Dr. VEverettMedicaf BhS e.loaned back to them on
C.LR. Easterday Actuary thf,lr productive farms.
INSURANCE IN FORCE wT V1'1
December 31, 1906 $ 559,000 west Life are to the Manor
December 31, 1907 1,152,250 born." They believe in;
December 31, 1908 1,453,218 Nebraska and in the loyalty
SK 11; 5B:z ISS f cien.s t0 a11 worthy
December 31, 1911 3,537,519 st,e institutions.
February 29, 1912 3,831,074 The company is located
LOCAL AGZKT3 WAKTSD nht: in midst of the
In everjrtown in the state. Liberal People With whom it deals,
commissions are paid. The Midwest It can serve them better, .
Life is a clean, live, progressive Ne- quicker and with less red
First National bank building, Lincoln. 59 to 1500 mes away. . Its
Write for an agency. aim is to render the people
of Nebraska such excellent',
service that they will take a personal interest in the company '
and watch its growth with pleasure and state pride.
The Midwest Life is just placing on the market some new"
, and very attractive policies. It will be worth while to investi-'
The Midwest Life Insurance Company
N. Z. SNELL, President A Nebraska Company
Home Office: First National Bank Building, Lincoln
t Wm. N. Ress r; i
" (Successor to Dahsen Si Ress) '
Machine Works and Supplies
Headquarters for Machine Supplies, viz: Pulleys, Belting,
General Machine Work and Auto Repairing
'248 South 9th Street
HOOSS & FRAAS
Wholesale Liquor Dealers
Distributors of the Famous STORZ and
SAXON BREW BEERS
Family Trade A Specialty
201 N. 9th St.
A simple liniment that is good for a
strained back after a siege of house
work calls for four tablespooafuls of
strong ammonia, four tablespoonfula
of alcohol, two large tablespoccfuls of
salt' and about a quart of rain water.
Put these Ingredients into a bottle and
shake well. As soon as the salt is dis
solved it is ready for use. When need
ed rub the1 back with the liniment and
continue the rubbing until the surface
is warm with the friction.
Giving Him the Limit.
The reply of Henry Clay Dean, the
famous Missouri lawyer ef the earl;
days, to a man accused of unspeakab
crime, is historic. The . man asked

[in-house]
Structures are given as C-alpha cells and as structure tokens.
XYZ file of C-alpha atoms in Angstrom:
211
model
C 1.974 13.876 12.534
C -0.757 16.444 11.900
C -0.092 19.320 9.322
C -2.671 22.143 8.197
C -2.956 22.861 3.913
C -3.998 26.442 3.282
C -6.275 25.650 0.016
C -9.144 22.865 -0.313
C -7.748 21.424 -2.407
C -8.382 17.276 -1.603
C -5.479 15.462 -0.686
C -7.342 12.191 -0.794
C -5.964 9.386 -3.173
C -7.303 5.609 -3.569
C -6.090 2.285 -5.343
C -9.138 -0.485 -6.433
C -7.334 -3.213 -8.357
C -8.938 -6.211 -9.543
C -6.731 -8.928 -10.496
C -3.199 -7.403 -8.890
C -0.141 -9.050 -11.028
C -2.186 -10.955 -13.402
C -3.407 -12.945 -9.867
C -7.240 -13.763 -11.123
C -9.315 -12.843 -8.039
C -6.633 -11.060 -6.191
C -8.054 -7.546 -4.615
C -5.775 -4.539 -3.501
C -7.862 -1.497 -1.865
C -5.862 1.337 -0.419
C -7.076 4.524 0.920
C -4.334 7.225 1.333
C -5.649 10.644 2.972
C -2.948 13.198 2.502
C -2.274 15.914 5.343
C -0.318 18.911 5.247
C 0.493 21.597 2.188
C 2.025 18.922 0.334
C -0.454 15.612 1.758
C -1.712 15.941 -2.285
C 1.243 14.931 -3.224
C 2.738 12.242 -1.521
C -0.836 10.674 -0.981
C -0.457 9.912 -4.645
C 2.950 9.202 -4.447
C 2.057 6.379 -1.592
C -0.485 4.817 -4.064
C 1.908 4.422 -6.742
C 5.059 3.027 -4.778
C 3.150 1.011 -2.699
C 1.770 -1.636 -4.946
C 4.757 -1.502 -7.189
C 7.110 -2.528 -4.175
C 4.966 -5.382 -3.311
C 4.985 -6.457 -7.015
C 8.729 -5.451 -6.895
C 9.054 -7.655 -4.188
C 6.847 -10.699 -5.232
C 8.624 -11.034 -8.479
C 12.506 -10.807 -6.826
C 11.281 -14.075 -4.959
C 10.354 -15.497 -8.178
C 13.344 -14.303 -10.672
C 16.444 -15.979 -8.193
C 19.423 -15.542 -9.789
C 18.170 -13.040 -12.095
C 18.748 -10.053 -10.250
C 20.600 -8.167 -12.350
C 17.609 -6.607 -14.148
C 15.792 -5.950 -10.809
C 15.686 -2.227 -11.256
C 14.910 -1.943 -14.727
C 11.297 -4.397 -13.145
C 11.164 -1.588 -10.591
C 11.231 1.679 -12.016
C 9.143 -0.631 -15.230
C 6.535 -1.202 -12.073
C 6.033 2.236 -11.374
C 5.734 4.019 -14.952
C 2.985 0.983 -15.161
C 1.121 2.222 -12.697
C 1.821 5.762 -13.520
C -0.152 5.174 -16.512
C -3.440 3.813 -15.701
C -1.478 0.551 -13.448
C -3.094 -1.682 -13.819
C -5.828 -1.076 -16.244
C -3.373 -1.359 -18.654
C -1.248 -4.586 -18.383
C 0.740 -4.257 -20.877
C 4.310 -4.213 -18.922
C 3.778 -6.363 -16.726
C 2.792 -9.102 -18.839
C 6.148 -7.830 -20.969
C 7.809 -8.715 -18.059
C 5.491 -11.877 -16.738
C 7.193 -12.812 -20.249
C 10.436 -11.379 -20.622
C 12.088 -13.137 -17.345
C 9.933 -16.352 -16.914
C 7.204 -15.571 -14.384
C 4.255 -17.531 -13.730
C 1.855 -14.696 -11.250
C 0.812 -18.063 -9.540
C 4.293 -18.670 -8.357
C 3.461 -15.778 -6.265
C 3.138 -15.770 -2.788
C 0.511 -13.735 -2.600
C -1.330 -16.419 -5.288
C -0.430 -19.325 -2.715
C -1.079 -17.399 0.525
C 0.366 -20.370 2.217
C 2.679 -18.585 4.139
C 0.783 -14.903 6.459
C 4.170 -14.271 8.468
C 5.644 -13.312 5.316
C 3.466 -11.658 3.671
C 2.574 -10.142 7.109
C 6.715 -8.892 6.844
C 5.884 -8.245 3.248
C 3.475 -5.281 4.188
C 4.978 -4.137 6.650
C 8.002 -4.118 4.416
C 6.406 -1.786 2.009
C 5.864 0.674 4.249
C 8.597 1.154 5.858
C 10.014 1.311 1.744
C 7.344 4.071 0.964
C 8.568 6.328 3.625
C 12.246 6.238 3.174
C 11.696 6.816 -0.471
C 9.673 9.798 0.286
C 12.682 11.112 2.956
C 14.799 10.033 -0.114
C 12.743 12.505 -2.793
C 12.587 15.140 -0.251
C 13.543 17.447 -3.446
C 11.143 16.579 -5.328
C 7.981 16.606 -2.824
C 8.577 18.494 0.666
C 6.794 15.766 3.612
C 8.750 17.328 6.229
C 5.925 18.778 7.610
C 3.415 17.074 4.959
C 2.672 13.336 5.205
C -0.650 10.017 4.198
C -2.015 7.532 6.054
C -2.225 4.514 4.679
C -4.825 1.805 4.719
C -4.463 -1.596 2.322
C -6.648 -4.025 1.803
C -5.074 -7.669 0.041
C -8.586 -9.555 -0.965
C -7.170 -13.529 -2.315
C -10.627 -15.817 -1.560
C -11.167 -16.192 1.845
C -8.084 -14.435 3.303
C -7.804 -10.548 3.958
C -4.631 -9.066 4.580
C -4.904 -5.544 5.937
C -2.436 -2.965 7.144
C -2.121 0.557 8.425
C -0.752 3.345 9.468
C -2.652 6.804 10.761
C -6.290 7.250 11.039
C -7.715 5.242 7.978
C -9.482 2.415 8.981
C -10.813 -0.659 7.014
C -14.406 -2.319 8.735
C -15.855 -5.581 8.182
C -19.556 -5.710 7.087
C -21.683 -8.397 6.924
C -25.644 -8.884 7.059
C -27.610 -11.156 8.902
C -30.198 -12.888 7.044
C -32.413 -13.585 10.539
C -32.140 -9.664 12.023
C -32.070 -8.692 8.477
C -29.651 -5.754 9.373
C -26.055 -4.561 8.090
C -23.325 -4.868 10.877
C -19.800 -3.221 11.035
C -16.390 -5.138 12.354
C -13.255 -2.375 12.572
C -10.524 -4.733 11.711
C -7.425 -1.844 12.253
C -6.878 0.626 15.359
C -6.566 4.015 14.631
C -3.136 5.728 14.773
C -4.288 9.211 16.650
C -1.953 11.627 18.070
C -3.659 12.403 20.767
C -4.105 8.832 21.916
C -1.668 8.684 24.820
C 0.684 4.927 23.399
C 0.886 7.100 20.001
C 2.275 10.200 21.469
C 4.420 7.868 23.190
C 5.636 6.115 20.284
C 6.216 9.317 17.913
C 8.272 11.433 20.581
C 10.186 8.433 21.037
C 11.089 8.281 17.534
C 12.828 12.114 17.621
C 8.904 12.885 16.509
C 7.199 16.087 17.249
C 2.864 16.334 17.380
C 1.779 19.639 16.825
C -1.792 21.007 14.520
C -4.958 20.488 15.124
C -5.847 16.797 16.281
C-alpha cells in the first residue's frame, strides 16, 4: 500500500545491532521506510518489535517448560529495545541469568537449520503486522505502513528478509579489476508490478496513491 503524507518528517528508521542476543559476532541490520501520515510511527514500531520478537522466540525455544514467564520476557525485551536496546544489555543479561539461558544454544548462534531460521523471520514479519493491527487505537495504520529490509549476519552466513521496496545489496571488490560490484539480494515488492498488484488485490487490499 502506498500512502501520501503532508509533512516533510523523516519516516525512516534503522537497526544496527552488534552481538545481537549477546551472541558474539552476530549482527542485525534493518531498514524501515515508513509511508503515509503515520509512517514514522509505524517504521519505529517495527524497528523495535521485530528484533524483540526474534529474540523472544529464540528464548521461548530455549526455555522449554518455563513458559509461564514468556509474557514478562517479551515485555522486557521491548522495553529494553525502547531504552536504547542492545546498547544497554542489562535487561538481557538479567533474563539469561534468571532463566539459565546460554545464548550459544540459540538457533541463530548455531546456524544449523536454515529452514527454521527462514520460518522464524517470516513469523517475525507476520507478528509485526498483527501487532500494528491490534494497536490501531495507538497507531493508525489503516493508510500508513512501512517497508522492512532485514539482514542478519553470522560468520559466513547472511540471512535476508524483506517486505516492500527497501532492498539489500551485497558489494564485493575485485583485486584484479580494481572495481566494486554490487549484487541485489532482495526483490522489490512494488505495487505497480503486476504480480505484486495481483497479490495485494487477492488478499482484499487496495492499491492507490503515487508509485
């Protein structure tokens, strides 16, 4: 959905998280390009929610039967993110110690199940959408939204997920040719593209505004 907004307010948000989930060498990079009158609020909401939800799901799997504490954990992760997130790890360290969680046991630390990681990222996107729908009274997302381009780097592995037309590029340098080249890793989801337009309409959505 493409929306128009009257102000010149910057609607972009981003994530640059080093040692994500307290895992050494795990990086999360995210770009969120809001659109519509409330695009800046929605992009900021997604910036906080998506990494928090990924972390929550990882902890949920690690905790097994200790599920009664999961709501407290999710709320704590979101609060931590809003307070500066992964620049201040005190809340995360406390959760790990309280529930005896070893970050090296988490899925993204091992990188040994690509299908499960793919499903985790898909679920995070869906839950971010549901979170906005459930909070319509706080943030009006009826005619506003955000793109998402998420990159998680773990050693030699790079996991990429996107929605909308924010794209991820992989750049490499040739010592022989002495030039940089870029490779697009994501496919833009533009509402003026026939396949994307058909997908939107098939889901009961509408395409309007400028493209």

the lawyer to defend him and admitted
to him his guilt. "No," said Dean, "I
will not defend you. You ought to be
shot out of a redhot cannon, through
a barbed wire fence into hell."
She Couldn't Say.
A little boy out in Stockton, accord
ing to the Rooks County Record, said
to his mother the other day: "Ma, am
I a descendant from a monkey?" "I
don't know," replied the mother. "1
never knew any of ' your father's
folks." The father, who was listening,
went out In the coal shed and kicked
the cat through the roof. Kansas City
8lgns That Foretell Weather.
The country dweller has a thousand
weather signs that the city man never
knows. A red sunset means very little
to the man in the street, but to the
man among the lanes It Indicates rata
and uud wather. Smoke that rises,
straight in the air, is . another of the
signs 'that a farmer noticeB and fore
tells had weather. Circles ' about the
moon, and, sun, streaks of greasy;
clouds and the peculiar actions of
birds and domestic animals are all in-.;
dications of some change in the
weather to the man whose eye has
been trained to recognize the signs.
Important Thing to Know.
It is easy to understand why the na
tlon is willing that millions be spent
on a weather bureau. If we can only
foretell through weather experts,
goose bone "prophets, corn husk proe
nosticators or in any other way Just
what the weather will be from day
to day, living will be made a great
deal easier for us alL We can get the
hay in out of that . thunderstorm or
hold up that shipment' of perishable
stuff that a solid freeze and '
weather will utterly ruin.
Post-Mo item Statement.
An Irishman saw "While - pa." s" v,
through a graveyard these njprds v i H
ten on a tombstone: "I ' still live.'.'
"Be Jabbers, if I was dead I'd ovvsi u
to it." Unidentified.